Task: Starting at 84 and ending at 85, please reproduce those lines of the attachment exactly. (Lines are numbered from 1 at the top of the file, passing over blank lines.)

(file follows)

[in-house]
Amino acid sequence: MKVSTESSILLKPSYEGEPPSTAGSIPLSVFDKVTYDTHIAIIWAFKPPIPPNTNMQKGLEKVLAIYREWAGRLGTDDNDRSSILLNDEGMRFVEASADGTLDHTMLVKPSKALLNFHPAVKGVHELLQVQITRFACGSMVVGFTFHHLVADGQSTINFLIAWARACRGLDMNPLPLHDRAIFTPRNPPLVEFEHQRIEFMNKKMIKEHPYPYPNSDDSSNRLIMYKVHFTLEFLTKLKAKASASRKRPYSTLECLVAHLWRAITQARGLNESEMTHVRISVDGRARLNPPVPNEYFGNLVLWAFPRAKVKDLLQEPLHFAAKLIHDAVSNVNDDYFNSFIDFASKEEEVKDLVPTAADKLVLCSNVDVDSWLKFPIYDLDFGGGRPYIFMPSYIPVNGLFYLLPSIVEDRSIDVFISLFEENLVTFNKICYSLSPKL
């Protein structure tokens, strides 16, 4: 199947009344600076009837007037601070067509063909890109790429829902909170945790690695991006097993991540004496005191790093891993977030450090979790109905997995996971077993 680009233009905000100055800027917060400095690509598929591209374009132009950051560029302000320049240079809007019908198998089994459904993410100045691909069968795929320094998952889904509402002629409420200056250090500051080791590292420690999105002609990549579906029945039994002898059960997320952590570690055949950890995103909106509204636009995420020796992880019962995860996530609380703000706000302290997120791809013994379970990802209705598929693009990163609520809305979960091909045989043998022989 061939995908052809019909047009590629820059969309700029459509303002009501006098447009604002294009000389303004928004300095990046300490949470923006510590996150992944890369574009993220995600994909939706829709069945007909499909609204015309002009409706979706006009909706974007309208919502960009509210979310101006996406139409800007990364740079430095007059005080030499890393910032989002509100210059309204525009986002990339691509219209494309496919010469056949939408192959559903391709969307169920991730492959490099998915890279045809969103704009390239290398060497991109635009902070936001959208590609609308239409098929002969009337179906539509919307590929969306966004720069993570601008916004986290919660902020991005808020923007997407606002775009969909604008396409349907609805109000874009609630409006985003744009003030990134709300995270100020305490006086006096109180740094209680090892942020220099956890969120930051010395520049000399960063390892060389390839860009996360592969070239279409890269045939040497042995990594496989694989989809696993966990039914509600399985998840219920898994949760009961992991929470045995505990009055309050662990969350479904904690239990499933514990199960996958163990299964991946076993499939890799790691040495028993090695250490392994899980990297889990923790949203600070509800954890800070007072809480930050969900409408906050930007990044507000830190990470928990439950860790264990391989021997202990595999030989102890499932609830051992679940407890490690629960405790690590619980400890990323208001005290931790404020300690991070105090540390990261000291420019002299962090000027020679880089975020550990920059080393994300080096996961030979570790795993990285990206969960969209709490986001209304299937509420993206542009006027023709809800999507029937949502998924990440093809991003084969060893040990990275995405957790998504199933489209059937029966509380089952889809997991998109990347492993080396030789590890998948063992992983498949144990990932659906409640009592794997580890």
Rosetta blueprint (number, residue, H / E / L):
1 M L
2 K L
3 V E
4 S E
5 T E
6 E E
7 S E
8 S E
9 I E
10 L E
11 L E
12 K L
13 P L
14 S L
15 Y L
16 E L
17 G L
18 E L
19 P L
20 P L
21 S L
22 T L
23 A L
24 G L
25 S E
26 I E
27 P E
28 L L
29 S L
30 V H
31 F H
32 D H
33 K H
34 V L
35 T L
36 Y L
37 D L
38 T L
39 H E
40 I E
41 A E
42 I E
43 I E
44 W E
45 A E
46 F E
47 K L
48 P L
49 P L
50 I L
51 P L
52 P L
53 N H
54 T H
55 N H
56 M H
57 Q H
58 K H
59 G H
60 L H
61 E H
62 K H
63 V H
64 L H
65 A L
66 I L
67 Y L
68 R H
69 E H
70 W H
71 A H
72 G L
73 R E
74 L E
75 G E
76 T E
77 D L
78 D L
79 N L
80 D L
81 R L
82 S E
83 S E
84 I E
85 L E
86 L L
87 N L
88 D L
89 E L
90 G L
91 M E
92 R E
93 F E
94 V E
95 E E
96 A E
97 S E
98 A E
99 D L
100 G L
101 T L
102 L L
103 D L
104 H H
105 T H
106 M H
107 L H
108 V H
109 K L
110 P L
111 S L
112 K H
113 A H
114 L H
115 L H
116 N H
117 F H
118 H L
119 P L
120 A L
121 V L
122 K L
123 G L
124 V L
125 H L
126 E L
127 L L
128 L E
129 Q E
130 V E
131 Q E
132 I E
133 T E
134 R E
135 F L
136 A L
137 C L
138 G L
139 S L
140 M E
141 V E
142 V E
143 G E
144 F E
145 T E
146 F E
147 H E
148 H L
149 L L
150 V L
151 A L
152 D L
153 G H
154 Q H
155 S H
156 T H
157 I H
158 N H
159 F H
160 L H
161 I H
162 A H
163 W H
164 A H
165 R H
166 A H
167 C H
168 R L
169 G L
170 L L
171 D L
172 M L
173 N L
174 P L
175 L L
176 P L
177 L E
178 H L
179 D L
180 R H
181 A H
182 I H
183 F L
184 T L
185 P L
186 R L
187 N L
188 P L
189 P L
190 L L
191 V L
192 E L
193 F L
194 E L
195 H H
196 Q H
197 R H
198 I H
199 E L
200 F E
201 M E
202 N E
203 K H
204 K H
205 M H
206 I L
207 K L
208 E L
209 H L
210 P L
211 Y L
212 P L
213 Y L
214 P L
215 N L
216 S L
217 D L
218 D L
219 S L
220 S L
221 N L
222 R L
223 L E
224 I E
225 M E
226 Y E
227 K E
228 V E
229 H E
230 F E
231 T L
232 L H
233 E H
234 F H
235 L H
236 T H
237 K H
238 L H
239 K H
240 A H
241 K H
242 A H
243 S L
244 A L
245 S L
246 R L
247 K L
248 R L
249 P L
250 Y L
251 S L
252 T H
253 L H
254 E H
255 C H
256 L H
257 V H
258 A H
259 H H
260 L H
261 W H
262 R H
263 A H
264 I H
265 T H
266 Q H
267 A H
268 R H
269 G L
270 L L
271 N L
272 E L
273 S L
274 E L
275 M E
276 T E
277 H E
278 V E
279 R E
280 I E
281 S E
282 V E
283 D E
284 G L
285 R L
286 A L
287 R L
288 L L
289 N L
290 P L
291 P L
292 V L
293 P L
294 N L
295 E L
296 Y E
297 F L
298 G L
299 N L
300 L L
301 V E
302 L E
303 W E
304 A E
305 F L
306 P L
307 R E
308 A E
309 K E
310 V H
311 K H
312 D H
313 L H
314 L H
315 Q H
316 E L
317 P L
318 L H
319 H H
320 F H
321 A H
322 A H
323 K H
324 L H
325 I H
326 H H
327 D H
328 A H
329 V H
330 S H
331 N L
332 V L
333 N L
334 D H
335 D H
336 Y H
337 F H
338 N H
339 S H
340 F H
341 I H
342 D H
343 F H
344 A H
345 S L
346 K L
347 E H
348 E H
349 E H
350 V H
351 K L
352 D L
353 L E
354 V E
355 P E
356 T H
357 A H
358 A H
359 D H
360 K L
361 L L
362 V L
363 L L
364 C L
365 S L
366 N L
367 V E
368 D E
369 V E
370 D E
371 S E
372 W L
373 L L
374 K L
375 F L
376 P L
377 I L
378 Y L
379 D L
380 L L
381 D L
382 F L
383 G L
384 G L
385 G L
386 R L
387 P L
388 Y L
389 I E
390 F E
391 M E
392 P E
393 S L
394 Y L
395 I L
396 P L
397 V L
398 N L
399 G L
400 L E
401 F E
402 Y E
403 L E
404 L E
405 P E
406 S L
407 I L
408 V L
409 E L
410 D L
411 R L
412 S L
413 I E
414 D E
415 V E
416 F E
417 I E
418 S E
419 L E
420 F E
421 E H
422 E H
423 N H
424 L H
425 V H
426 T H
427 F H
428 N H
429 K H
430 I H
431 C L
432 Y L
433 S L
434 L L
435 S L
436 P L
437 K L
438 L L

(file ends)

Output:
80 D L
81 R L